Wednesday, November 16, 2011

Day 16: More Food

The pinwheel quilt, with borders,

A couple of you commented on yesterday's post that you didn't know what collards were, and I realize now I'm not sure how to explain them. They are a green, leafy vegetable related to cabbage and broccoli. When you cook them, they wilt much like spinach, but when raw they're a lot tougher than spinach. They're popular here in the Southern states, in part because they're cheap and you can grow them in the cool months. They have the same effect on children as cooked spinach--lots of "Ewww, gross" and "Who would eat that?"


I was thinking this morning that my favorite times of year to cook are early winter and early summer. In early summer, you have lots of tender, young vegetables that make you happy to be alive (not to mention strawberries), and in early winter you get stew.

I love stew. I made a beef stew tonight that started--as all great recipes do (see yesterday's post for cross-reference)--with frying up some bacon.* Around step four, you pour in 12 ounces of amber beer, and the smell is divine. The great thing about stew is that it fills up the whole house with its wonderful aromas and makes you feel that life is worth living.


I did something totally out of the ordinary for lunch today. No one in my family but me likes Indian food, so I never make it. But the other day I was going through the humongous pile of recipes I've pulled out of magazines but never actually tried and stumbled across a recipe for chicken thighs in a curried yogurt sauce made in a slow cooker. So this morning, I chopped up onions and garlic, mixed them with some tomato paste, cumin and curry powder, threw in some chicken and cooked it on high for four hours. When the chicken was done, it fell of the bone in that wonderful way chicken does. I stirred half a cup of Greek yogurt into the tomato paste mixture, and wah-lah! Lunch. Wonderful, and no one to complain about the curry smell. Even better, there's enough for at least one more lunch, maybe two.

Well, I better go cook some more bacon; it'll be breakfast before you know it.

*I thought Pom Pom made an astute comment yesterday about bacon, how it makes the house smell marvelous in the morning, but as the smell weakens over time it's much less pleasing. This underlines the importance of cooking bacon at every meal, so that the smell always stays fresh and at its bacon-y best.


Heather said...

The Flying Biscuit Cafe in Atlanta makes the best collards. I have no idea what makes them the best, but they never fail to please me. I think collards are great, but sauteed kale with garlic and olive oil is my all time fave green, anytime of year...or of day for that matter.

Angela said...

Heather's idea of collards with garlic and olive oil sounds brilliant.

I wonder if collards are like the greens we call KALE.

Now I am pondering on the possibilities of a collard/sauasage swap, but I cannot work out how to do it.

Investigations still proceeding on this one.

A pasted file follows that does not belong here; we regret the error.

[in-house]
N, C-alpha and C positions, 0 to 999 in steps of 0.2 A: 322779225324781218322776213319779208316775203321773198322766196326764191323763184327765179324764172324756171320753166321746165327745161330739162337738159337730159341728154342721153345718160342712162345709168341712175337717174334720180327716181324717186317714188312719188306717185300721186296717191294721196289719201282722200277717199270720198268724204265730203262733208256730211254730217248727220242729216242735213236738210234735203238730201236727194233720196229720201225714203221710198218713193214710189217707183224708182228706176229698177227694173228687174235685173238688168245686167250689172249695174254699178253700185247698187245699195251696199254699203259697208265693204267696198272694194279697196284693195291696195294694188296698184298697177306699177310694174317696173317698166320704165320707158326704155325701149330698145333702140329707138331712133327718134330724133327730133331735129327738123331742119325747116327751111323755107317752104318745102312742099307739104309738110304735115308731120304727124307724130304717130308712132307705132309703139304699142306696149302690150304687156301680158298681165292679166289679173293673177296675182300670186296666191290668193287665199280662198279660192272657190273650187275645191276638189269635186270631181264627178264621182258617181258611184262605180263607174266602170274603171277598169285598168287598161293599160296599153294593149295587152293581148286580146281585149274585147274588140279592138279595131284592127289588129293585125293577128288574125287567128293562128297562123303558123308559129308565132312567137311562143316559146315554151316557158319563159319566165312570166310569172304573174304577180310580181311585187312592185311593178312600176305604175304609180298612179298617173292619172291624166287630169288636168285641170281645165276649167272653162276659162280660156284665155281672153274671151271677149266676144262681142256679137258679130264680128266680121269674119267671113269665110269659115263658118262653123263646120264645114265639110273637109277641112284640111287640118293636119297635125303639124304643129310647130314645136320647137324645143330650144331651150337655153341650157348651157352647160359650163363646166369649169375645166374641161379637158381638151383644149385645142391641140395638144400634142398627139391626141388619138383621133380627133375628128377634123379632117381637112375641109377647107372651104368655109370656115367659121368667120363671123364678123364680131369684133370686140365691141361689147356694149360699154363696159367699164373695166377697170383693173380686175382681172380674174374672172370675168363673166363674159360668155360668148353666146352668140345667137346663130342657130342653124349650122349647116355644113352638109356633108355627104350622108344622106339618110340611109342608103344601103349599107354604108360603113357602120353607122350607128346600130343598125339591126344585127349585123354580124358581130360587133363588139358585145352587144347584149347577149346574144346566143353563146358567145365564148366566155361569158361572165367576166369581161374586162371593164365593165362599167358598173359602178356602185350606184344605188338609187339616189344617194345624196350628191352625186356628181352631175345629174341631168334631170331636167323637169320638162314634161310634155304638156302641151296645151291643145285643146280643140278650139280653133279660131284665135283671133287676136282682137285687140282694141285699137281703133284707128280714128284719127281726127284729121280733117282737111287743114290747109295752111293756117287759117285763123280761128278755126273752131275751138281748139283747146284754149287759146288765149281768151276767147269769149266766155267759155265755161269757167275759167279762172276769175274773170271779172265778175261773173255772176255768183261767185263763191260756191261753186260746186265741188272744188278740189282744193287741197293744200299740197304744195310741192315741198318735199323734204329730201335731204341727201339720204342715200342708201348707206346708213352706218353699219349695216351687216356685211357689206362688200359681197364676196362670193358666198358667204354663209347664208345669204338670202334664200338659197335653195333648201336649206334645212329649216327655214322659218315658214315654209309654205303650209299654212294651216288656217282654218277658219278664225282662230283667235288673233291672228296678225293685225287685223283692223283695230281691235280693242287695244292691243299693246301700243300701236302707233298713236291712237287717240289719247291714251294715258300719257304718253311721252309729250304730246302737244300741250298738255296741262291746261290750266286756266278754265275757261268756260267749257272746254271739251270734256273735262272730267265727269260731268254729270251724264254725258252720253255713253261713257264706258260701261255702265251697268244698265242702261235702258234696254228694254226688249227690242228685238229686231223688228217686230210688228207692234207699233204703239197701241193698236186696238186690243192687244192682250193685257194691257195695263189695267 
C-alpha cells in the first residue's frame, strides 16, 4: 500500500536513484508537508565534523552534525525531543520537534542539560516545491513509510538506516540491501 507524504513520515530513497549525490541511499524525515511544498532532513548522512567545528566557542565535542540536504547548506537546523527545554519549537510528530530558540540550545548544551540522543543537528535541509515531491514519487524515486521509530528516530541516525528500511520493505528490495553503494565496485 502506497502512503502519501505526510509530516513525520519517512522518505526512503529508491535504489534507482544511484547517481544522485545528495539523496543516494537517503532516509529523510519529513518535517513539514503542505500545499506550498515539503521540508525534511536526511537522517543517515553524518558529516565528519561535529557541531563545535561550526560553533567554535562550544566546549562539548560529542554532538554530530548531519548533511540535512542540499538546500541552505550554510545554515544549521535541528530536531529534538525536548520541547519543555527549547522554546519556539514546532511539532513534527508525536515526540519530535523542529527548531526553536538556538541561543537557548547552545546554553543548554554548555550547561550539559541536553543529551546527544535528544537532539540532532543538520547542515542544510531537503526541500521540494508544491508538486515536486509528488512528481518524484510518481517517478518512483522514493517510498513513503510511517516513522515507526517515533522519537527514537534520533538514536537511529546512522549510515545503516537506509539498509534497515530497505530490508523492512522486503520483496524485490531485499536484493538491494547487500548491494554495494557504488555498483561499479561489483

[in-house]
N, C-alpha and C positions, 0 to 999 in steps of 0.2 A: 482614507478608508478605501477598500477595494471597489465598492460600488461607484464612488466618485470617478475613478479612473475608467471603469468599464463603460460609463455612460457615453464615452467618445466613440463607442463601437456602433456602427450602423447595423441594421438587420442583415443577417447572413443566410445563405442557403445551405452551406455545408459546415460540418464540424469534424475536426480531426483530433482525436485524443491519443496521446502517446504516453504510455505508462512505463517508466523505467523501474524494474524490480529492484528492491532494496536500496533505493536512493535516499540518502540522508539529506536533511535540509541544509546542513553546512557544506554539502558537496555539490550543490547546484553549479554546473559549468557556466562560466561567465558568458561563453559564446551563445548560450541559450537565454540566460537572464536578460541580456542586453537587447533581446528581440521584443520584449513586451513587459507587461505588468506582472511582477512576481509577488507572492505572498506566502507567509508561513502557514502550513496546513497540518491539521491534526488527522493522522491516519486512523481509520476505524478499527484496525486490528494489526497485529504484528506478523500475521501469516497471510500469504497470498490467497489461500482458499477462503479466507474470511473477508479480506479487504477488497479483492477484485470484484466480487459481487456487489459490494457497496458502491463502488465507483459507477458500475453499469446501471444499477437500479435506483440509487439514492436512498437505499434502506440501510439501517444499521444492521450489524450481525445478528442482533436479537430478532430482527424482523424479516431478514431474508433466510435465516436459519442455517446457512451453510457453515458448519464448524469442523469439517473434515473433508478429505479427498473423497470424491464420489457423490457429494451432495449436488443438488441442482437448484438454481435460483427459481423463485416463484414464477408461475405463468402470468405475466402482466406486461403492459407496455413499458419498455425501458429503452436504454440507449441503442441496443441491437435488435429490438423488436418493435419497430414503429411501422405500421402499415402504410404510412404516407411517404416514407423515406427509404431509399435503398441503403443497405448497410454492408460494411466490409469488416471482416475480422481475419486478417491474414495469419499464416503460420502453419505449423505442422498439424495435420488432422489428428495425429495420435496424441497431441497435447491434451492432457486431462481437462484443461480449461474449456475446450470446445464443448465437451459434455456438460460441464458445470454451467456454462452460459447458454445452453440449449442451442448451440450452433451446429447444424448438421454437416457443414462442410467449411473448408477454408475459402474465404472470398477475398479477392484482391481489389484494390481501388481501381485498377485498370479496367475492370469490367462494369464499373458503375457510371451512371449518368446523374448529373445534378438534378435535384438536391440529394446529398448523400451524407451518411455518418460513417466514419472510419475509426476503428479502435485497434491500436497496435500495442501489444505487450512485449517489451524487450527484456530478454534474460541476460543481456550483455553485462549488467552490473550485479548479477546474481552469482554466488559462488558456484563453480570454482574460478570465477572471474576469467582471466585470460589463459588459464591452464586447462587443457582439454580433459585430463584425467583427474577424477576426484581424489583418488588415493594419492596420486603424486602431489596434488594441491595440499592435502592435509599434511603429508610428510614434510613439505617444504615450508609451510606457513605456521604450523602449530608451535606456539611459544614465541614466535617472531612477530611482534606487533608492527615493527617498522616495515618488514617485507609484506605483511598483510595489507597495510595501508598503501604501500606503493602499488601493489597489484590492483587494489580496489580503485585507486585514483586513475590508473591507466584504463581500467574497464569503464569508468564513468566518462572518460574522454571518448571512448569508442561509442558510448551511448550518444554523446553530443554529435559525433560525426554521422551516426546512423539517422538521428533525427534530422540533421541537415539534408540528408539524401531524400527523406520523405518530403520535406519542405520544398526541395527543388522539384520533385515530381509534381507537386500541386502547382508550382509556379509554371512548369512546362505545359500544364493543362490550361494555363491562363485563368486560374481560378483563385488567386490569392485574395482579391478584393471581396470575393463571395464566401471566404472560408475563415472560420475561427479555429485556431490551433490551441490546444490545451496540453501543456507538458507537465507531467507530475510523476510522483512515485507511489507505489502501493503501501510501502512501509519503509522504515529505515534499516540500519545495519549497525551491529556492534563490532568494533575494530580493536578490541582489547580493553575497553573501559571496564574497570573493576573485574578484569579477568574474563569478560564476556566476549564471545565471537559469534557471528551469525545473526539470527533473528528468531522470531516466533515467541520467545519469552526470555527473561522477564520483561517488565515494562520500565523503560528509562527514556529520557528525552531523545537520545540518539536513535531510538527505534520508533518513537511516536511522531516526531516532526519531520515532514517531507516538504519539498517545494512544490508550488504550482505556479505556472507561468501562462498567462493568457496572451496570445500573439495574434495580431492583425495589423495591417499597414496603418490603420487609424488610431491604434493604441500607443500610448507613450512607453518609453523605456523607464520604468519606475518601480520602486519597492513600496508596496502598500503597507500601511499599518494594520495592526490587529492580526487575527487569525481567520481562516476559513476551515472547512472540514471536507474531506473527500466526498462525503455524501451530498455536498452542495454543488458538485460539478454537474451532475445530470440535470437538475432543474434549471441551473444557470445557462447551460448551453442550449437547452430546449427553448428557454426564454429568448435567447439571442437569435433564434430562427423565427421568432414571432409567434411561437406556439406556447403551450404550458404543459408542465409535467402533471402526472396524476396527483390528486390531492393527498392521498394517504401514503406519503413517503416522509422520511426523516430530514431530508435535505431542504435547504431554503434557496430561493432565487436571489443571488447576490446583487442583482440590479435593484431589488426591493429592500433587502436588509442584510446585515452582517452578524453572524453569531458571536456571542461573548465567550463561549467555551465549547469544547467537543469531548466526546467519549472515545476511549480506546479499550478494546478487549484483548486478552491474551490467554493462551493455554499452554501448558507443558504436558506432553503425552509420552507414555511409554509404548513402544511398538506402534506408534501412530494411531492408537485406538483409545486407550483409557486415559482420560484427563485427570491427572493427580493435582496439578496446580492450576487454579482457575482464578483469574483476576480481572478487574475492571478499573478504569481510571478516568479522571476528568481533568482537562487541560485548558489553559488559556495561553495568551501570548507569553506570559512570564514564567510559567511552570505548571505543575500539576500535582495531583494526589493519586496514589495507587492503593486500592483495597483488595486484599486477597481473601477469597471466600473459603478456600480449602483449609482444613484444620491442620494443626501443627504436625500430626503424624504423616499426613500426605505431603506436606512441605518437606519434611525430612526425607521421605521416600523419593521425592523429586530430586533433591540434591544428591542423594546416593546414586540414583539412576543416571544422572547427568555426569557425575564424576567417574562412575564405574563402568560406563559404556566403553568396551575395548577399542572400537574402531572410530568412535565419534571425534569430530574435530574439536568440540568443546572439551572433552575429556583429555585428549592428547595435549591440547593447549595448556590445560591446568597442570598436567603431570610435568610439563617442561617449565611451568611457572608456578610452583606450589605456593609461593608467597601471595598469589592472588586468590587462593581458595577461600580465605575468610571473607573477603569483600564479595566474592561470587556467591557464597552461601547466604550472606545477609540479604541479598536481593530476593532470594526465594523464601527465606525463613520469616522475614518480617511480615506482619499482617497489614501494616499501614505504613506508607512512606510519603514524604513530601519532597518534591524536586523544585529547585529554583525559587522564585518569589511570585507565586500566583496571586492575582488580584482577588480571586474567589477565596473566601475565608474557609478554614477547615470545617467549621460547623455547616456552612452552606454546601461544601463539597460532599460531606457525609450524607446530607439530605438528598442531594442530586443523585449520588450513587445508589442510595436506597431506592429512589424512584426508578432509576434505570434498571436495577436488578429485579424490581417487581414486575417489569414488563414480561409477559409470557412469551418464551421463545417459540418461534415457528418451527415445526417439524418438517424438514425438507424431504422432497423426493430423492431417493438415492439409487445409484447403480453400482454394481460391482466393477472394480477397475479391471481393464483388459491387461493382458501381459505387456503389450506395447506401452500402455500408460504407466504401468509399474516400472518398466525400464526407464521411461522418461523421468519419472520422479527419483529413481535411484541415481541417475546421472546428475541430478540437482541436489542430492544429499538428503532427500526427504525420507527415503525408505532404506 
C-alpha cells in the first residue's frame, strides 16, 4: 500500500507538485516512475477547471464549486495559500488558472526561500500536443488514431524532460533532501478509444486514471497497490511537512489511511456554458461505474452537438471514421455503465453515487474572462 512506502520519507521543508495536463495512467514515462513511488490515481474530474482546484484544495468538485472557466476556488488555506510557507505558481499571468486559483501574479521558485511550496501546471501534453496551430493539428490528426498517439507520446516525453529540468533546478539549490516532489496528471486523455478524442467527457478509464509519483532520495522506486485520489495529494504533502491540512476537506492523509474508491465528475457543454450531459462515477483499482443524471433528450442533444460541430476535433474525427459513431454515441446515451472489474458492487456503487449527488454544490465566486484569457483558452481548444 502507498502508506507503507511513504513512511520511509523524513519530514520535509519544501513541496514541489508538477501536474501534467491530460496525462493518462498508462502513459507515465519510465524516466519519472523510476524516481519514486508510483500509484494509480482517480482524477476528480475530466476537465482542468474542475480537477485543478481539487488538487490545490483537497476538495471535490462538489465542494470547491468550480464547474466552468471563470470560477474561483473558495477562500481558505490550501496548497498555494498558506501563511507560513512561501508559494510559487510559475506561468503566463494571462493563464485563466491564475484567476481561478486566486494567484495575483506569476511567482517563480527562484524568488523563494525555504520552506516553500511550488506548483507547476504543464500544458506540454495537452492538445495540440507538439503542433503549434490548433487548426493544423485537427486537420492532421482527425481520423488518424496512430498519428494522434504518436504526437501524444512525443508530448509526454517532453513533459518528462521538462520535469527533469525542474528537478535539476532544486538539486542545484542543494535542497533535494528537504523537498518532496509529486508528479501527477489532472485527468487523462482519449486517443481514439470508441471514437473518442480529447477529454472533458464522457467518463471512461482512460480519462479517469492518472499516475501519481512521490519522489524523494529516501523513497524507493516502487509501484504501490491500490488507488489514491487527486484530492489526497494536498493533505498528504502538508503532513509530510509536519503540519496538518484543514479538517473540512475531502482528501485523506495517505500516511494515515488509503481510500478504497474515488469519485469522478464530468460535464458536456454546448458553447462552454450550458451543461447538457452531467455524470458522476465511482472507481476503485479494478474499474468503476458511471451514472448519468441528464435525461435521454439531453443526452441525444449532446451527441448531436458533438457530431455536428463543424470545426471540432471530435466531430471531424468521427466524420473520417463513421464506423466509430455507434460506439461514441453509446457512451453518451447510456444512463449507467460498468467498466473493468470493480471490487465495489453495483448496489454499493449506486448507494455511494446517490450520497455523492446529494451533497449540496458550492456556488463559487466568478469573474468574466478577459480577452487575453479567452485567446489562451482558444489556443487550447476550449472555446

I like my curry MILD, the man likes his HOT. Greek Yogurt is a wonderful cooling influence.

blessings x

magsmcc said...

I finished Sunday's huge pot of chilli hot butternut squash soup just there now. Sausages, sausages, sausages... The over-riding conclusion was that you would have to come here. Now, could we get Belfast Children's Festival to invite an exciting children's author from the States?

Susan said...

My almost 10-year old daughter loves bacon. Last year around Christmas time, my parents started asking her what she'd like for Christmas. She had no ideas. My mom continued to press her for something she might like. Mary Beth finally answered, "Well, I like bacon a lot." My parents solution? They gave her a certificate for Bacon of the Month Club. Like clockwork each month she gets to see Grandma and Grandpa and get a two-pound stash of bacon.

GretchenJoanna said...

It's convenient to have collards and bacon in the same post, as they are two foods that I love. Well, I love collards if they haven't sat in the fridge for a week waiting for me to cook them; twice that has happened and they mysteriously stank up the whole kitchen every time I opened the refrigerator door. I also like them much better after they have stood in the fields or the garden through a frost, because it makes them much sweeter. Yes, they can be sweet!

I recently had a long discussion with someone about kale and collards. No, Angela, kale and collards are not the same. And there are several varieties of kale one can plant or buy here.

It seems to me that of all the greens, collards have the most mass, that is, when you cook them down they don't reduce to a tiny pile like spinach or Swiss chard. Of the leafy greens I know well I find kale to be the next meatiest after collards.

Gumbo Lily said...

Stew with a bottle of dark beer -- YUM-O! And bacon -- one of our family's favorite foods. Nothing better than a bacon sandwich -- 3 slices of bacon between two pieces of buttered toast. You save the bacon fat don't you -- For other frying or sauteing?


Gumbo Lily said...

The pinwheel quilt is looking lovely!